Pay attention to buying trends, demographics and customer feedback if you have access to it. If you lack customer feedback, consider sending out a survey to gather information on what your customers want to see from you in the emails and basing your content on those responses.

Many companies fall into the pit of marketing for the sake of marketing, rather than putting effort into a campaign that means something for the company. If you're jumping into email marketing just to keep up with the Joneses, your consumers are going to feel that and unsubscribe. 

Authentic marketing is more important than ever, so you should sit down and understand your vision and what you want the email campaign to accomplish.

"Marketing emails [should] always be useful," said Ruggero Loda, founder and publisher of Running Shoes Guru. "Each email should have a goal for the sender and provide value to the reader."

Perhaps this goes without saying, but it's hard enough getting people to sign up for your emails; it's even harder to get them to stay. As the saying goes, content is king, and it should not be overlooked. Make sure what you're sending is personalized, engaging, and relevant to both your readers and your company.

"The more you can make the receiver feel wanted and like you actually know/care about them, the better response rates you'll achieve," said Matthew Tudge, digital marketing specialist at WDA Automotive Marketing.

Try to put yourself in the reader's shoes and only send emails you would want to read. Remember to keep it simple. Allie Danziger, president of Integrate Agency, recalled a client that overloaded their emails with images and blocks of information, tucking their call to action below the fold. Her team simplified the template and defined the client's goal, which led to a 71 percent increase in open rates.

"This proved why simple is better," Danziger said, "and why laying out goals at the forefront can dramatically impact effectiveness."

Many email marketing services come with analytics capabilities or integrate with third-party providers like Google Analytics. The three most important analytics for email marketing are open rate, click-through rate and unsubscribes.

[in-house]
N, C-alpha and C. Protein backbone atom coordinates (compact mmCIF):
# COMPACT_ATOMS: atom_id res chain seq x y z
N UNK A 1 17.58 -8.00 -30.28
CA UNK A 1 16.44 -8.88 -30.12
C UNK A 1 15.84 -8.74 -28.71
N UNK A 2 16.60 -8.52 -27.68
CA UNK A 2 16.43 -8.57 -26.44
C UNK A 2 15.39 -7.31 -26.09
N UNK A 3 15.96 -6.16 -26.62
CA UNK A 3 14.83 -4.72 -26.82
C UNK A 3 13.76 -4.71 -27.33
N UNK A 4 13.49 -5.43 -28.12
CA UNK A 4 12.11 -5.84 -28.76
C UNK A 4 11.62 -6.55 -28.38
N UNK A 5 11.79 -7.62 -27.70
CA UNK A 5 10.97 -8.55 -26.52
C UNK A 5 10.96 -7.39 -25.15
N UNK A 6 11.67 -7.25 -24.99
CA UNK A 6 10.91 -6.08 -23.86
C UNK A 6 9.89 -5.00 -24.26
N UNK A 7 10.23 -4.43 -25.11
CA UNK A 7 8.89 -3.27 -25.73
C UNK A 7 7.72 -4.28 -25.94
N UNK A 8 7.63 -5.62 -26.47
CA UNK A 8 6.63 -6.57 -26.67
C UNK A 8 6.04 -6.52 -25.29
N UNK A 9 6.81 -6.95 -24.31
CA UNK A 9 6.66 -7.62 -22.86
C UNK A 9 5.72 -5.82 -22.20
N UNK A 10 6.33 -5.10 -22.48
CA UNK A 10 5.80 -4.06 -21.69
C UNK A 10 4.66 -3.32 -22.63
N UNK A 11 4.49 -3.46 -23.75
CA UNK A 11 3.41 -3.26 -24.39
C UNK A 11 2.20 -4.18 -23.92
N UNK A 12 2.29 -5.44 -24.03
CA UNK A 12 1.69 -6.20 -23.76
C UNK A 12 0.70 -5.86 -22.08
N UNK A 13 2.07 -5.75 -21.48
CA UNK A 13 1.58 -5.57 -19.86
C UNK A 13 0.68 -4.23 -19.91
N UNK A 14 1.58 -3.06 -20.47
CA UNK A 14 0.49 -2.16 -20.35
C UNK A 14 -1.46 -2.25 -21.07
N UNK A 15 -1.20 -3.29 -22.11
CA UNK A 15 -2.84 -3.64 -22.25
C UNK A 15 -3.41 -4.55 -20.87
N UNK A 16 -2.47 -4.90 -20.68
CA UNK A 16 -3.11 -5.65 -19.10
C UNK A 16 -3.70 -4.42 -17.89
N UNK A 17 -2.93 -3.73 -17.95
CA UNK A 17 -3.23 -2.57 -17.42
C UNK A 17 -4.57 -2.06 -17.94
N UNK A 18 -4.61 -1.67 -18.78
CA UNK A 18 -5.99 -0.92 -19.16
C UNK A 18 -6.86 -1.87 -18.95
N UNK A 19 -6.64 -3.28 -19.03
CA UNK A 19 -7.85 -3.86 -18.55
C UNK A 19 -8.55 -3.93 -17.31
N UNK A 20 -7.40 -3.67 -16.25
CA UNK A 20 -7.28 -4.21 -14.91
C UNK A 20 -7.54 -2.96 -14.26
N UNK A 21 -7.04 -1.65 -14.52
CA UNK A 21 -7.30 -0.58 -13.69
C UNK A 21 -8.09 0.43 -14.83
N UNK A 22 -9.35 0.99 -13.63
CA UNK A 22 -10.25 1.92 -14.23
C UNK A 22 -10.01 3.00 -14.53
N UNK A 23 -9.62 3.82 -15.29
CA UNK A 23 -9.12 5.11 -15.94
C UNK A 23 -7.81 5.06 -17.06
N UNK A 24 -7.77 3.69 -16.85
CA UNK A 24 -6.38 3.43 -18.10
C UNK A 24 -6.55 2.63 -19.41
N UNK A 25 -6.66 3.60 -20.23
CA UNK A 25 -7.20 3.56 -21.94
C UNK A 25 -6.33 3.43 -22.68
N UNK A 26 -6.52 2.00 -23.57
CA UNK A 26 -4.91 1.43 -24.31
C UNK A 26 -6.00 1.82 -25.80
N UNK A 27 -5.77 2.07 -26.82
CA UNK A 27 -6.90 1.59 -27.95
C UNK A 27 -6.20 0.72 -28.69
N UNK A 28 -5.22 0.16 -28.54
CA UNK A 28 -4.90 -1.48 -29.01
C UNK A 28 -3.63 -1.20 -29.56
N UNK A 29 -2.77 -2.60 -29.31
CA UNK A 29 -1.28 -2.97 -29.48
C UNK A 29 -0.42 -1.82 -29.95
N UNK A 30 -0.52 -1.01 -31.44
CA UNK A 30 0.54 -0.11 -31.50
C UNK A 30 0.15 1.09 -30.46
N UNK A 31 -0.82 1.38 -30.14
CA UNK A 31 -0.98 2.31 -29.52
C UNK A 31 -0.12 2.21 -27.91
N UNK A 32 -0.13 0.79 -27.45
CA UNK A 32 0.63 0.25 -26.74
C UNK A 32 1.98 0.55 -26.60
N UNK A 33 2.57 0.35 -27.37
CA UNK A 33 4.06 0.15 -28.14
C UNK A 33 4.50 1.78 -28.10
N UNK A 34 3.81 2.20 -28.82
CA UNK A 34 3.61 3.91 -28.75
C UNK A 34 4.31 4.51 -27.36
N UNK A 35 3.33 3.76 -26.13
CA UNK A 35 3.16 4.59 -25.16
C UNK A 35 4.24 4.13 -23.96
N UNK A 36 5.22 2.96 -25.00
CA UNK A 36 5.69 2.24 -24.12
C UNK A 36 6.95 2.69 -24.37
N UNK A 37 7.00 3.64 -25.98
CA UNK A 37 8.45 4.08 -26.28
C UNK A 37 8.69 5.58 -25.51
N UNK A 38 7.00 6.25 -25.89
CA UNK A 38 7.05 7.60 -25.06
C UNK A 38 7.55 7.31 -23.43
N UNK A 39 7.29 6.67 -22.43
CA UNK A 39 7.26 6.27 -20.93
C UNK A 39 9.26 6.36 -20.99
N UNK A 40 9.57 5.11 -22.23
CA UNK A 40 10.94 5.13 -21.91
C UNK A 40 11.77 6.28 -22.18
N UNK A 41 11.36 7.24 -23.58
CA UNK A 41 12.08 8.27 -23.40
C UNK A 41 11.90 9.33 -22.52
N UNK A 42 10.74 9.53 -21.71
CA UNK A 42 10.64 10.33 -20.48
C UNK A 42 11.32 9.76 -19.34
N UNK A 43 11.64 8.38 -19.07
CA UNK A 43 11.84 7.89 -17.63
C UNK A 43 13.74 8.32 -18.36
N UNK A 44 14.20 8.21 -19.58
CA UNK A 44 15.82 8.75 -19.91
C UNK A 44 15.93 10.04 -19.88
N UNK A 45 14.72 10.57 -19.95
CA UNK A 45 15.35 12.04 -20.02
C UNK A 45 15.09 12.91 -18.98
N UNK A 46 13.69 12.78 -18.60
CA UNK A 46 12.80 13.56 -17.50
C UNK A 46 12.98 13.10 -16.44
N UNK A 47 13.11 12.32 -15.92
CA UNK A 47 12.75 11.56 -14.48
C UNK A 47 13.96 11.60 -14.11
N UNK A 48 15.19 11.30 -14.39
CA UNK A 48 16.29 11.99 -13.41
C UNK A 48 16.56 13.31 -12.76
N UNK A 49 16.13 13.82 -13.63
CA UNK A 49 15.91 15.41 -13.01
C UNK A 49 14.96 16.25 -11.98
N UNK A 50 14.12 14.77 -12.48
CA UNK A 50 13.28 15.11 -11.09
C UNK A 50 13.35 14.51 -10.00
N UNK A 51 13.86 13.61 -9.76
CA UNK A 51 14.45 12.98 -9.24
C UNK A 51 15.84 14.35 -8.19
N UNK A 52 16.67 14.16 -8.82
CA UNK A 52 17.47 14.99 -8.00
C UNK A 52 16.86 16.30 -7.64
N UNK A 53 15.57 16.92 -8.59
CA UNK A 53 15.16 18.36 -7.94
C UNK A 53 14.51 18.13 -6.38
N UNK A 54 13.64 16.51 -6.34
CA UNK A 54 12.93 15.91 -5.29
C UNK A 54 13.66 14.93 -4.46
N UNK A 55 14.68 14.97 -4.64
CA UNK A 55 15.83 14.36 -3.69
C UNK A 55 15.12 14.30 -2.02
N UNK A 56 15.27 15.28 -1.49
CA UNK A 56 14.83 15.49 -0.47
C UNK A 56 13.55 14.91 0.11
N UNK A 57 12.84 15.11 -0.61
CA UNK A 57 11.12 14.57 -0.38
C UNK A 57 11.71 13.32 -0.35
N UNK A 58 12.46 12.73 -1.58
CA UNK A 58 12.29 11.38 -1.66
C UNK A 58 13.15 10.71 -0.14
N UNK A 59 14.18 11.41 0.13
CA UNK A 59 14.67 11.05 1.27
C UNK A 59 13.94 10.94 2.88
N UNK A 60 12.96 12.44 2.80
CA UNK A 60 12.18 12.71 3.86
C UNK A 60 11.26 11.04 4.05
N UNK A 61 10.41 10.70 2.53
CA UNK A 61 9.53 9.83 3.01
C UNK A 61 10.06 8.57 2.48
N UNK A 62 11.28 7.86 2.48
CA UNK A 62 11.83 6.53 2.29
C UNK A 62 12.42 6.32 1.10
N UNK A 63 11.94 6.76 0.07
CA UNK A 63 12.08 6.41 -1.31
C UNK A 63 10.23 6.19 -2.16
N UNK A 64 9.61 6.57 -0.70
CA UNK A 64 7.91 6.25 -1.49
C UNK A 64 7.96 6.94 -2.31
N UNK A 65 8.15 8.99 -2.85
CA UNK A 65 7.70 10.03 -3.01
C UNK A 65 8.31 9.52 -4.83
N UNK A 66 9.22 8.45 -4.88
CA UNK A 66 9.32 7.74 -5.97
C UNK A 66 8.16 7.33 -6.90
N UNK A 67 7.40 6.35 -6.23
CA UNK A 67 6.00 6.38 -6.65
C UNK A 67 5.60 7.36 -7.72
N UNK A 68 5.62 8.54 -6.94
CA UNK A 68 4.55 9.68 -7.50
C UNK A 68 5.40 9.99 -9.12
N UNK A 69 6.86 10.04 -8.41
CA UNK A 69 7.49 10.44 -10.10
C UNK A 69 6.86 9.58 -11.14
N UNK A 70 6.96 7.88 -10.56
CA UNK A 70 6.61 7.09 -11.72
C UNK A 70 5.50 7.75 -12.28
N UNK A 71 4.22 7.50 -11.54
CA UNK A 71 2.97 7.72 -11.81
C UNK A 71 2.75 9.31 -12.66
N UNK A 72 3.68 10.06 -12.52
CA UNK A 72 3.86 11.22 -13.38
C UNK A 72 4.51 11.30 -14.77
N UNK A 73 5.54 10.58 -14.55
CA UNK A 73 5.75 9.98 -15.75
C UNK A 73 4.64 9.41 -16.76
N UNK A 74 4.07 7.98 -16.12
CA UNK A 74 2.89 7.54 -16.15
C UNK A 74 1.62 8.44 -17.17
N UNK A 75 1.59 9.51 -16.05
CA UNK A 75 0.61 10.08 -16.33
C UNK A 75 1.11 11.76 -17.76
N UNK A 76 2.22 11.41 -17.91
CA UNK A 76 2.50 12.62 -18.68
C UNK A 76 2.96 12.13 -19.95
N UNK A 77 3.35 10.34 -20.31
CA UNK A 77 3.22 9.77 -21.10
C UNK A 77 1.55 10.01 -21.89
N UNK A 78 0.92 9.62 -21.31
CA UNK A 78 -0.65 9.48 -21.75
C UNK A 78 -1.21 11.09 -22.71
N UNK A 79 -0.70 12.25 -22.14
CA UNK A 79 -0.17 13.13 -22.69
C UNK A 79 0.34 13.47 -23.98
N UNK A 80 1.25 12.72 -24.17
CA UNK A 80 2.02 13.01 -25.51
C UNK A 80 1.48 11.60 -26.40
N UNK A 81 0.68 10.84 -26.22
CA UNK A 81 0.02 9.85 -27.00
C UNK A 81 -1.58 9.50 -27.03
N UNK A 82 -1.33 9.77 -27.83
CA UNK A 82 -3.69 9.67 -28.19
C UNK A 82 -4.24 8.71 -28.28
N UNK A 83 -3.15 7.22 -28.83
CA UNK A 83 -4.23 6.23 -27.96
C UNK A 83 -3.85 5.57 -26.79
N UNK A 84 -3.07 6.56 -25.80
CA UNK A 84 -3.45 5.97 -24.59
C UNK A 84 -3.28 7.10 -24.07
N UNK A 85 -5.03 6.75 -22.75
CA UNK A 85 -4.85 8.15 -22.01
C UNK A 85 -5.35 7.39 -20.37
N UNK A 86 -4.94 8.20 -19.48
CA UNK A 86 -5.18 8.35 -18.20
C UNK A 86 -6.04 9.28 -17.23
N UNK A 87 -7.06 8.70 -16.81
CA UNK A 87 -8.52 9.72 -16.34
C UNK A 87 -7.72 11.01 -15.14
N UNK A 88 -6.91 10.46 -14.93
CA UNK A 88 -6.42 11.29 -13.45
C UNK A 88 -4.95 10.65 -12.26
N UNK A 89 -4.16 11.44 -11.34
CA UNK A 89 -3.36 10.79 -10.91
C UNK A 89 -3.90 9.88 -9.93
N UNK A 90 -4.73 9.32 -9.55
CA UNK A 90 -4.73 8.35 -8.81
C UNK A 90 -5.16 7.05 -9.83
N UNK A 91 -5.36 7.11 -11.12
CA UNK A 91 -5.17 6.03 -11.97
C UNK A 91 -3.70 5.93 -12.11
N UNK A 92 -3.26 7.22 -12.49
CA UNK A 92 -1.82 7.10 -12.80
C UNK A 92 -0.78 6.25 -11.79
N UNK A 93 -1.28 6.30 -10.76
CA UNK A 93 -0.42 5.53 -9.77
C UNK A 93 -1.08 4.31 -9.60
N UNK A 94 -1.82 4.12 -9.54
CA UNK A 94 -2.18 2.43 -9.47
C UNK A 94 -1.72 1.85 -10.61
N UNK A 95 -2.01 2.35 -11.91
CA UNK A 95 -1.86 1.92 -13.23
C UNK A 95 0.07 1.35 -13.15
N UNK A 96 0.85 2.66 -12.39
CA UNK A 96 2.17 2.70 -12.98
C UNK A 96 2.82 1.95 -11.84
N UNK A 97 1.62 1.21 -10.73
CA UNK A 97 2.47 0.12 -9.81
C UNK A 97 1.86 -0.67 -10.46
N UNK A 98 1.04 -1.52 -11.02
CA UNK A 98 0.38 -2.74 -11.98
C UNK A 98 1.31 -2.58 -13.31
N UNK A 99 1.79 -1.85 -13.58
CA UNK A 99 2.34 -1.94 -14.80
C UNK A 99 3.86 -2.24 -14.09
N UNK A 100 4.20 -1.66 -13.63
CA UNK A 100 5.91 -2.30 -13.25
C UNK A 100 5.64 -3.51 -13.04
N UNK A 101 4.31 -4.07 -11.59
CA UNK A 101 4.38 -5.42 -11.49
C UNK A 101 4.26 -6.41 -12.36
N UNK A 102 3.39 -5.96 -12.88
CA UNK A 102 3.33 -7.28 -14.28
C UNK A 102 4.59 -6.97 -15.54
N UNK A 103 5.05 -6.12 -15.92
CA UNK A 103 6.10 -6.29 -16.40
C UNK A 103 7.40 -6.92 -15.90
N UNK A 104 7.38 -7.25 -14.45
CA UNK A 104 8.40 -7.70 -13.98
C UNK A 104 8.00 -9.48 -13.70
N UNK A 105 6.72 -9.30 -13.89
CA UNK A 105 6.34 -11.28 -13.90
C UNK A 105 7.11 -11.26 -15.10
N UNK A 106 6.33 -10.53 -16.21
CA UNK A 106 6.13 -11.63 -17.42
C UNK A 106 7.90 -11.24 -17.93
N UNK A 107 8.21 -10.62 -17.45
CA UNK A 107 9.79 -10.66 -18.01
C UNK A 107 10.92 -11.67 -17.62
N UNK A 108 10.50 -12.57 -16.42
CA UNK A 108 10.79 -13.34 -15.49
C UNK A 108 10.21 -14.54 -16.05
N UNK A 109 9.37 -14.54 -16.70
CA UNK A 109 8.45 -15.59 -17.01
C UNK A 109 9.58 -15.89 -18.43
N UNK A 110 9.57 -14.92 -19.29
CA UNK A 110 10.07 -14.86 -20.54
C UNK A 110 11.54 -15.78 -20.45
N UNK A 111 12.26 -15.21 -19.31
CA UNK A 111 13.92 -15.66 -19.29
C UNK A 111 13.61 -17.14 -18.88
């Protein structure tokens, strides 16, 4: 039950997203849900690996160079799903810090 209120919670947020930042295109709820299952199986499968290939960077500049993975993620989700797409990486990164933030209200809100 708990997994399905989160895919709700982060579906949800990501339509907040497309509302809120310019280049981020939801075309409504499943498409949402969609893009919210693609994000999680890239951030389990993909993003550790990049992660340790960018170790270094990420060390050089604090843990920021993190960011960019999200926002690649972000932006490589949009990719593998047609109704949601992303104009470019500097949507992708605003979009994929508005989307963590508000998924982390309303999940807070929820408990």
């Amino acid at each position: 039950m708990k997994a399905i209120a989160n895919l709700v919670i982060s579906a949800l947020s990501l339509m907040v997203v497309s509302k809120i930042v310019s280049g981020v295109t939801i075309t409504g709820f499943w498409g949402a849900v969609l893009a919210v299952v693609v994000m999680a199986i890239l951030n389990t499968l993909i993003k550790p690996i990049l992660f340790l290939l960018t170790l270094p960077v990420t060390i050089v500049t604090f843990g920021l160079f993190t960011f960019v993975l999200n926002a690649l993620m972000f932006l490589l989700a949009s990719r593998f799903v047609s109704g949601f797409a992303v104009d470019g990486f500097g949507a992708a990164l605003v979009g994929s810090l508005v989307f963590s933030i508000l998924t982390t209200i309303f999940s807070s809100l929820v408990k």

Your open rate shows how many people open your email and will tell you how engaged your readers are. If the rate is low, you'll need to identify where your emails are missing value for your readers and work on developing a stronger personal relationship with them.

The click-through rate (CTR) shows how many people clicked on any links included in your email. A low CTR will reflect poor or mistargeted copy or links your readers are not interested in, so you should focus on improving your copy, seeing what types of links your readers do click on, and modeling your emails accordingly.

The unsubscribe rate is just that – how many people are clicking "unsubscribe" at the bottom of your emails. Check your unsubscribe rate in relation to your opt-in rate. If the unsubscribe rate is high, you need to do some serious digging to find out where you're dropping the ball between getting permission and this point, because this shows that people are engaged enough to opt in but getting lost in the middle.

Getting a marketing email to the consumer is not easy, but if you remember your goals, keep it simple, and watch your analytics, you'll be well on your way to launching nothing but successful campaigns.

Kiely Kuligowski

Kiely is a staff writer based in New York City. She worked as a marketing copywriter after graduating with her bachelor’s in English from Miami University (OH) and is now embracing her hipster side as a new resident of Brooklyn. You can reach her on Twitter or by email.